Students stage nude sweatshop protest

By Matt Krupnick KRT

Dozens of University of California, Berkeley students took advantage of a break in the recent cold and rainy weather last Wednesday to strip naked and protest the use of sweatshops to make college apparel.

The revealing display in front of the building housing Chancellor Robert Birgeneau’s office quickly attracted a crowd of about 300 onlookers, many of whom snickered and kept well away from the protesters. Some of the 36 or so male and female protesters remained fully clothed, while others wore nothing but their birthday suits.

Past sweatshop protests – which did not feature nudity – drew little response, said Lexa Grayner, a 20-year-old UC Berkeley student who helped organize the event.

“We’ve tried to get the word out before, and this way worked the best,” said Grayner, who wore her underpants and strategically placed plastic wrap under a bright green cardboard sign. “People know that we’re having a naked protest, and they know what it’s about, too.”

Scores of passers-by merely glanced at the protest and kept walking. After all, UC Berkeley is the campus that became famous for the exploits of Andrew Martinez, a student who became known as “the naked guy” when he attended classes in the buff in the mid-1990s before the school expelled him.

Several campus police officers watched last Wednesday’s protest, and one introduced himself to Grayner before the event. Police would be watching the protest but planned to remain “low-key,” he told her.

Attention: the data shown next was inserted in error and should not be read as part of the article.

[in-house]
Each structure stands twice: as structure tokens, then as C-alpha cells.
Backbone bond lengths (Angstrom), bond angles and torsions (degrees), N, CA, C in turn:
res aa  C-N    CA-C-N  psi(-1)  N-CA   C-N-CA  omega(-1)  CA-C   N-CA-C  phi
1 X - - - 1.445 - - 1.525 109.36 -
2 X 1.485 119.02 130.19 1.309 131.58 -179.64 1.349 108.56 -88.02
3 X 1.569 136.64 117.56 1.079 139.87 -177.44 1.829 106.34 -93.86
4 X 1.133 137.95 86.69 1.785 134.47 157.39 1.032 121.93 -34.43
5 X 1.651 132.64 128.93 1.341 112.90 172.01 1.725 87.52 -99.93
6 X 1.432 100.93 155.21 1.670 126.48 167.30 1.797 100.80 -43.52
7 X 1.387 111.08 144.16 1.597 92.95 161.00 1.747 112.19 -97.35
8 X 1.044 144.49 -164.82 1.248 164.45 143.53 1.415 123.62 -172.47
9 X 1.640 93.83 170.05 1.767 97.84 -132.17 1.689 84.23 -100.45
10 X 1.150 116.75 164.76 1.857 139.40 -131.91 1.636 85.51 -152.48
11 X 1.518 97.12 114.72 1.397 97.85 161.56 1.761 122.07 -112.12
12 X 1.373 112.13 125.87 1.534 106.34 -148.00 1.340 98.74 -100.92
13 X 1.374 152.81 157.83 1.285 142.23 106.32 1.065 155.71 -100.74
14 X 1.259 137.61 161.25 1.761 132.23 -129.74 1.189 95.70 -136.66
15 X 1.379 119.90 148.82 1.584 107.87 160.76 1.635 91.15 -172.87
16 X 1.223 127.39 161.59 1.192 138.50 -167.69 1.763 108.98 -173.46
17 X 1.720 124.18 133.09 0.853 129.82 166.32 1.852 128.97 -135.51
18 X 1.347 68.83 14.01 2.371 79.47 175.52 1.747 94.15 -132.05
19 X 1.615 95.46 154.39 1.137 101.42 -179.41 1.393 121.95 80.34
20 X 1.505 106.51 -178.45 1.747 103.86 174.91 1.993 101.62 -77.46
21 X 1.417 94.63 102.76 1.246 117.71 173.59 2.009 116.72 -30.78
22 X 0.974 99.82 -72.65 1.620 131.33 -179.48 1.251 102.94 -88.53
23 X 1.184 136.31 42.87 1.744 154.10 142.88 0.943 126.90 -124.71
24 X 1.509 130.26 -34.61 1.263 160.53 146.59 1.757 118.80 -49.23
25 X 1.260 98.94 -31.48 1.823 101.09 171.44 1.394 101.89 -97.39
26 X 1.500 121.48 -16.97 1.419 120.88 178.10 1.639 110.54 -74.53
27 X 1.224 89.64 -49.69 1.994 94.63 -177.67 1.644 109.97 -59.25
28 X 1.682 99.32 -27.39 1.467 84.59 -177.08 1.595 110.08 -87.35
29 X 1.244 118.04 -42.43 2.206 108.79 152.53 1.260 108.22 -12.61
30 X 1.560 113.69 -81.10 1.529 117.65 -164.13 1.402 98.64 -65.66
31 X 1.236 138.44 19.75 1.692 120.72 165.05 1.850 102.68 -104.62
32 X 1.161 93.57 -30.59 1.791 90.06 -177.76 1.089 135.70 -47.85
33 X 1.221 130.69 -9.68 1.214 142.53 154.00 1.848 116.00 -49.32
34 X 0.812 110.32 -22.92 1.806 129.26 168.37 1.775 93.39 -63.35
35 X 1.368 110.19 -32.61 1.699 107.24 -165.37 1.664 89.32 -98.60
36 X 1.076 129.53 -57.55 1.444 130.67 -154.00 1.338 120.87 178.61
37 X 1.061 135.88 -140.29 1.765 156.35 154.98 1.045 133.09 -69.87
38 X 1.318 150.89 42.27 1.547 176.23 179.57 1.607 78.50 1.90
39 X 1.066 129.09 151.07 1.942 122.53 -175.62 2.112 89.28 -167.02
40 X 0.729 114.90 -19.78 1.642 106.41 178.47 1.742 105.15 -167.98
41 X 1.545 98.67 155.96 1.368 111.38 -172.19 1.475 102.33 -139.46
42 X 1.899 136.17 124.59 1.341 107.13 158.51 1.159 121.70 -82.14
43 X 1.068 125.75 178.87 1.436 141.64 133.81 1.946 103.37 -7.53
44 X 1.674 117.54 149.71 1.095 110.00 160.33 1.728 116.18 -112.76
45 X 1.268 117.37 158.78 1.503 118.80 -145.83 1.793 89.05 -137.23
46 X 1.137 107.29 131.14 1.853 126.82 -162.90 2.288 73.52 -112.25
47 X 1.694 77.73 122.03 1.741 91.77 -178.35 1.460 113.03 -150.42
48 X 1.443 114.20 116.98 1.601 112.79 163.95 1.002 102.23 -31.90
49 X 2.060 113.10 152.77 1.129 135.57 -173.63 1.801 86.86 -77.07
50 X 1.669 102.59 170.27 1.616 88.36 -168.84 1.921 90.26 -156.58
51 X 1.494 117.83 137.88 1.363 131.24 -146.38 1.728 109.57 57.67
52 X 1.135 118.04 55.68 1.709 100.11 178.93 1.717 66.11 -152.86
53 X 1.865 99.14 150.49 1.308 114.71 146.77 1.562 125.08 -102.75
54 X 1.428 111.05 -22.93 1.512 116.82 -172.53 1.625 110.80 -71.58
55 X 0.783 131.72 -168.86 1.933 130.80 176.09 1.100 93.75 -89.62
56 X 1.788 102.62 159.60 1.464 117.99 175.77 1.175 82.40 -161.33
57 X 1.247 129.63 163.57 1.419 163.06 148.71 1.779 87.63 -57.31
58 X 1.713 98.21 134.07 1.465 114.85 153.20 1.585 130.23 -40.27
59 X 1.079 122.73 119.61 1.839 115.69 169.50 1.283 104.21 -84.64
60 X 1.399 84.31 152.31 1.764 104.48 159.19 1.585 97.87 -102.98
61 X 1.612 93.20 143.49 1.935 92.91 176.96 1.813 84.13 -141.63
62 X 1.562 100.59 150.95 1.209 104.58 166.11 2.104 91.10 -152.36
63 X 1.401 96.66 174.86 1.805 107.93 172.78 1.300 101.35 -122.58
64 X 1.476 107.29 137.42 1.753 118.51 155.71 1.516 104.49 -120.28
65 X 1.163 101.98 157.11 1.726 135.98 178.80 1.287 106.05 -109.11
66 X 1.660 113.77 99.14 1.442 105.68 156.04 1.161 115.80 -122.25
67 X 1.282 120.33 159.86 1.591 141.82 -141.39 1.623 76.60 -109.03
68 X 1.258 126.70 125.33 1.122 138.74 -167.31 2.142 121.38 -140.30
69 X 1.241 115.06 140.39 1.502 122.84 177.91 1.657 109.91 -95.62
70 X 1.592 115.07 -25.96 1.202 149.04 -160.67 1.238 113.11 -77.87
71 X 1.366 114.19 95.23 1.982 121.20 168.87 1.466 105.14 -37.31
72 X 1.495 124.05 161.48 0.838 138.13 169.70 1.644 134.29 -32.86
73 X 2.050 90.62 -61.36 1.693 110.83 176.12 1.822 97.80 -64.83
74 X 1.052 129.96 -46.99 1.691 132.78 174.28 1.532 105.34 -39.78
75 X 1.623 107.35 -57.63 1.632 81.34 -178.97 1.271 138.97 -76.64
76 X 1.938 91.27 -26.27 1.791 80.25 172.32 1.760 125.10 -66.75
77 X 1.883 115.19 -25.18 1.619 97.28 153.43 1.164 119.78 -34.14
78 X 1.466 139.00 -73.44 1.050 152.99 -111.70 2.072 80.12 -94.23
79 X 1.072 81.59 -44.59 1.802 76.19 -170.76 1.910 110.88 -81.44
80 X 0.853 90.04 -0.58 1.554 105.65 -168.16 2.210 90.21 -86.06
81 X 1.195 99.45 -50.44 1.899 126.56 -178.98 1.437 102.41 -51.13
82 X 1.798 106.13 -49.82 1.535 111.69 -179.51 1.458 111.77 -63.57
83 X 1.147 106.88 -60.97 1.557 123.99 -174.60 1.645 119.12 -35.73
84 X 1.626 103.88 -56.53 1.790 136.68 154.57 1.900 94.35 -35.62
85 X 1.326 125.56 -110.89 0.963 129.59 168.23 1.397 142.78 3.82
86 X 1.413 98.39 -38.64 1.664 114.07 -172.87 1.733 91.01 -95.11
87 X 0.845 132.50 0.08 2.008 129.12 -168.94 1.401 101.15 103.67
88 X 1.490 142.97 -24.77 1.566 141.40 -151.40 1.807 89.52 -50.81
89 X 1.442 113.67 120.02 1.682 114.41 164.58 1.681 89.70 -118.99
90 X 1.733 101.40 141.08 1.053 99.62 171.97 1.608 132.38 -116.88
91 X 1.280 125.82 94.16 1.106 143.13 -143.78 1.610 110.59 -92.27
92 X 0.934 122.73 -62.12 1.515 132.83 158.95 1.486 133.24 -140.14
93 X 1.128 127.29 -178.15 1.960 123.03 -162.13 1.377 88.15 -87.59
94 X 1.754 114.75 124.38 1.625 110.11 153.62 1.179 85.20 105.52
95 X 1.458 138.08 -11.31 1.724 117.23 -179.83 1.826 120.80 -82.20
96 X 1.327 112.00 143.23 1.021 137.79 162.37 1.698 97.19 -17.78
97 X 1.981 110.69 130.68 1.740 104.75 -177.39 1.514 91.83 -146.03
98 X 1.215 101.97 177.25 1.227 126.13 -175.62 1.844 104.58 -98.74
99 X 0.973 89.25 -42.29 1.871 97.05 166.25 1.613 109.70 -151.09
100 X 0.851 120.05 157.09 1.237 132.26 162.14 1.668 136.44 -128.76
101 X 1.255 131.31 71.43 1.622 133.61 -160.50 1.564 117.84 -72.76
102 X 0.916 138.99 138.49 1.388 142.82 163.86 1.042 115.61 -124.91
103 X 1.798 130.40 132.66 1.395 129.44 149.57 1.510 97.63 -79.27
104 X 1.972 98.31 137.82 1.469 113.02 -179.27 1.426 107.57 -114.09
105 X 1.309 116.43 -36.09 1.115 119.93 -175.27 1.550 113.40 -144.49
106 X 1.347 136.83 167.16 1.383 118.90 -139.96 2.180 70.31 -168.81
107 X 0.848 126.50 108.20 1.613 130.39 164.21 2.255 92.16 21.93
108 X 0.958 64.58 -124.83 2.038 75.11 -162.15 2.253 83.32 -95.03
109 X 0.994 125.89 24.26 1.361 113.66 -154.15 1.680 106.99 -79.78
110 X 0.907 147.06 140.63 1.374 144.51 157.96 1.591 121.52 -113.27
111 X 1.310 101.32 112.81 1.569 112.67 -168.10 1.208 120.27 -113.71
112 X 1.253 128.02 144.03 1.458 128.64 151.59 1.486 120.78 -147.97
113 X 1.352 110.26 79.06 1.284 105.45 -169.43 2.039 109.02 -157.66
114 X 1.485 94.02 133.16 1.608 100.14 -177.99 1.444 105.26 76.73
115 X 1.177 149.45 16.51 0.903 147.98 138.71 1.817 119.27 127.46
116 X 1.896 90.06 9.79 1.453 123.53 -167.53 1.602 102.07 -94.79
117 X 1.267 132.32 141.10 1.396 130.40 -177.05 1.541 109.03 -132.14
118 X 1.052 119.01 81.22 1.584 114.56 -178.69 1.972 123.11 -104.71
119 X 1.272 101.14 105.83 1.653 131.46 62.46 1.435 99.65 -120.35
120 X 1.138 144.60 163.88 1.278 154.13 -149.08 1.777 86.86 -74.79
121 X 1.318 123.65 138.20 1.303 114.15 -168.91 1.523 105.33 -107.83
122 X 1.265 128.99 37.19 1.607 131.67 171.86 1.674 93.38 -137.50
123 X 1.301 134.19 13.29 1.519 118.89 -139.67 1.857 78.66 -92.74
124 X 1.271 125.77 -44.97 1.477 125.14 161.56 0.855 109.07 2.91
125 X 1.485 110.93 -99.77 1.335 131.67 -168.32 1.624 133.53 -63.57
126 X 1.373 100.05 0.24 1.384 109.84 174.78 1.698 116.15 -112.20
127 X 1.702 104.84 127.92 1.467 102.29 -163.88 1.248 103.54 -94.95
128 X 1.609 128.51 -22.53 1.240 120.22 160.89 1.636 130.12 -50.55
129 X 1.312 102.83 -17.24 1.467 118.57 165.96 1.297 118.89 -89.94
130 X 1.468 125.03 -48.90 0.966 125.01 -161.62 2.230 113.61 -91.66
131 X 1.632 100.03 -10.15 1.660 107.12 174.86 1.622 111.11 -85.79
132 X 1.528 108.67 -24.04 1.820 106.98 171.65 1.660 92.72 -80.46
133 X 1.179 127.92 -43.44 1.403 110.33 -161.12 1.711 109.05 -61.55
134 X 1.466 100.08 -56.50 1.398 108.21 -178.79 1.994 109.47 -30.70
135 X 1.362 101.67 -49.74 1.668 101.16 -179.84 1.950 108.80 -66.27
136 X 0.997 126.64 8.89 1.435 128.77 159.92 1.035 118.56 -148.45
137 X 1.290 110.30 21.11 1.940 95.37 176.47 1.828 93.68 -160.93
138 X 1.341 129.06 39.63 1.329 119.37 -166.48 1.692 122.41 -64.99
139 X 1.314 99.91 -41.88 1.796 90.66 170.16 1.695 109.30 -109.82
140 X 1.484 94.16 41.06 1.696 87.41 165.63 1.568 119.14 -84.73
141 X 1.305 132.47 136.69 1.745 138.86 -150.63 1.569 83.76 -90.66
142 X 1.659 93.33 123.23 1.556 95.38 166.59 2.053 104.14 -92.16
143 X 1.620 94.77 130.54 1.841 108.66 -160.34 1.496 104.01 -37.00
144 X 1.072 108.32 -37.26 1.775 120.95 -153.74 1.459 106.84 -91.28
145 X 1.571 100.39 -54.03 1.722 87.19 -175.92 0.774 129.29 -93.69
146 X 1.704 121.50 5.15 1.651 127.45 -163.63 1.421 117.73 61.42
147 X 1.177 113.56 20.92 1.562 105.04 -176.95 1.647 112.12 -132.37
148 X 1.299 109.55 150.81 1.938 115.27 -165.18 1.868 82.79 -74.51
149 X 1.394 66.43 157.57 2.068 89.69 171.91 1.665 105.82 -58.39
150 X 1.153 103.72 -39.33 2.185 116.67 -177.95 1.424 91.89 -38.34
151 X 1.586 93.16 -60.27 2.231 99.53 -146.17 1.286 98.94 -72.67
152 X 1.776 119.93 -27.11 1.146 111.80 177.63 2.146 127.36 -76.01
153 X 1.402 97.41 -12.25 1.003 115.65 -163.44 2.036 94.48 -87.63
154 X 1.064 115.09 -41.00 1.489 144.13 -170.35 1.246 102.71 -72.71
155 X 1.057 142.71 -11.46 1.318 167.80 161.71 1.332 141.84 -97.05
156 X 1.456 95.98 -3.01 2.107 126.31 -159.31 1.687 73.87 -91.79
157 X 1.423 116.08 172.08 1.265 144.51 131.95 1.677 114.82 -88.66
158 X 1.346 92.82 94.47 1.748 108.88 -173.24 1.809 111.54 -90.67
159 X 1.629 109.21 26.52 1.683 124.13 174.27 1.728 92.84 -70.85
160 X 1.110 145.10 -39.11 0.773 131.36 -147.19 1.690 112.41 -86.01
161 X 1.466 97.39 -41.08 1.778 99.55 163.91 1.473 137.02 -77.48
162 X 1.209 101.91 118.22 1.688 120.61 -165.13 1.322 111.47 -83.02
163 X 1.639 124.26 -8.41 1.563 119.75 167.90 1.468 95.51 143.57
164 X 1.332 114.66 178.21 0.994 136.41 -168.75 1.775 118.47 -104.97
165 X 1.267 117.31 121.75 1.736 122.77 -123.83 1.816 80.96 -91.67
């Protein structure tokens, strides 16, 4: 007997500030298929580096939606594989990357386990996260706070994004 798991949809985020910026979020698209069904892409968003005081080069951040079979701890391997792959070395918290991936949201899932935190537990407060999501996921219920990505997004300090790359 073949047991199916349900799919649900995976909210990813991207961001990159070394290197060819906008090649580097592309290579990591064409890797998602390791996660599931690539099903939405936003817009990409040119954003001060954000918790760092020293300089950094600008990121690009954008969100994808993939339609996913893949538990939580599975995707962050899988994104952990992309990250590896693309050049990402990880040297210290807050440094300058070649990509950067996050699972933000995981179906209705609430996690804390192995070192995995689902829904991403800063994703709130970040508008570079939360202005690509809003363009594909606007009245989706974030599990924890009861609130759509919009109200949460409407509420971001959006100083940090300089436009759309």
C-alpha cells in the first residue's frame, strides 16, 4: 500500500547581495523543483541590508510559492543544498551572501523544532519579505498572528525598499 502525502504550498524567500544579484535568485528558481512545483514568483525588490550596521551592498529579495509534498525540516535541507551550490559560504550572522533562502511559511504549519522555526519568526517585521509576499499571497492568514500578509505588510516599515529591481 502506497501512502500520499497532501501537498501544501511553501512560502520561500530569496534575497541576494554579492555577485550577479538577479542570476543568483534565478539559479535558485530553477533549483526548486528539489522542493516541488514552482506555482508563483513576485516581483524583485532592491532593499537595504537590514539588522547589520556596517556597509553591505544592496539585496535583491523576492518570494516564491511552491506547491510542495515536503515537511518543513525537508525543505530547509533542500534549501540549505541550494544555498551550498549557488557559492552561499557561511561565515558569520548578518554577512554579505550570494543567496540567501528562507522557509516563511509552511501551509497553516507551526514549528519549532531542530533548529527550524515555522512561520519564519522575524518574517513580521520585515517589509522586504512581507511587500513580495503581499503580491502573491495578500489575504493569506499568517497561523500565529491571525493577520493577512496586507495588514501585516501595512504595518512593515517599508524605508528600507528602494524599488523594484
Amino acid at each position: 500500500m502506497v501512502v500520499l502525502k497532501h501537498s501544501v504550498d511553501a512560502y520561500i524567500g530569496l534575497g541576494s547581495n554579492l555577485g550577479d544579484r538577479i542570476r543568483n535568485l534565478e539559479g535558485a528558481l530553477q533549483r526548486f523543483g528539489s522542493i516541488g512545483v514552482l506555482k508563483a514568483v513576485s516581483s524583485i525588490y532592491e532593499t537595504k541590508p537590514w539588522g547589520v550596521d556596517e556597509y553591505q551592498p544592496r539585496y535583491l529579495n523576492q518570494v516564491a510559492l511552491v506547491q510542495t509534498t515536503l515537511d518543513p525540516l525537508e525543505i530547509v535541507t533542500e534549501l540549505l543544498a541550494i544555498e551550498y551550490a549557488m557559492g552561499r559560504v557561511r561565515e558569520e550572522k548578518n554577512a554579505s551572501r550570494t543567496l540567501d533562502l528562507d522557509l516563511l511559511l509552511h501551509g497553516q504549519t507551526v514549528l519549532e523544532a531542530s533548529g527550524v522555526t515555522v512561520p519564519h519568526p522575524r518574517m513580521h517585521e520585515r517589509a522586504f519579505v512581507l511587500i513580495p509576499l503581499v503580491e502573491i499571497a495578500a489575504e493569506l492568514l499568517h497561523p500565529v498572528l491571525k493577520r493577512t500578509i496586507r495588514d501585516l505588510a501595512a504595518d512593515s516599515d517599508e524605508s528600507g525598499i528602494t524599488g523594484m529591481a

Indeed, campus officials said no protesters were arrested during the demonstration, during which students chanted, danced and played a drum and trumpet.

They also tried unsuccessfully to persuade Birgeneau to come out of California Hall. A campus spokeswoman said Birgeneau was at an off-campus meeting Wednesday.

“Hey hey, Birgeneau you’ve got to know,” the protesters chanted.

Grayner told the crowd that “all those Cal sweatshirts you guys are wearing were made in sweatshops,” but university officials said very few companies use abusively cheap labor to make college apparel.

UC Berkeley long ago began requiring its manufacturers to meet minimum labor standards, said Maria Rubinshteyn, who directs the university’s marketing and trademark office.

“I won’t deny that sweatshops exist, but the university is doing the best it can to ensure college apparel is being manufactured fairly,” said Rubinshteyn as protesters shouted through megaphones a few feet away. “I’m actually surprised that (the protesters) are not wearing clothing. Only by providing jobs can we help the workers.”

Some onlookers were unmoved by the protest.

“I personally don’t care, because I’m apathetic,” said Ben Joyce, an 18-year-old freshman from Prunedale who watched the nude demonstrators nevertheless. “I’d sleep fine at night if my shirt was made in a sweatshop.”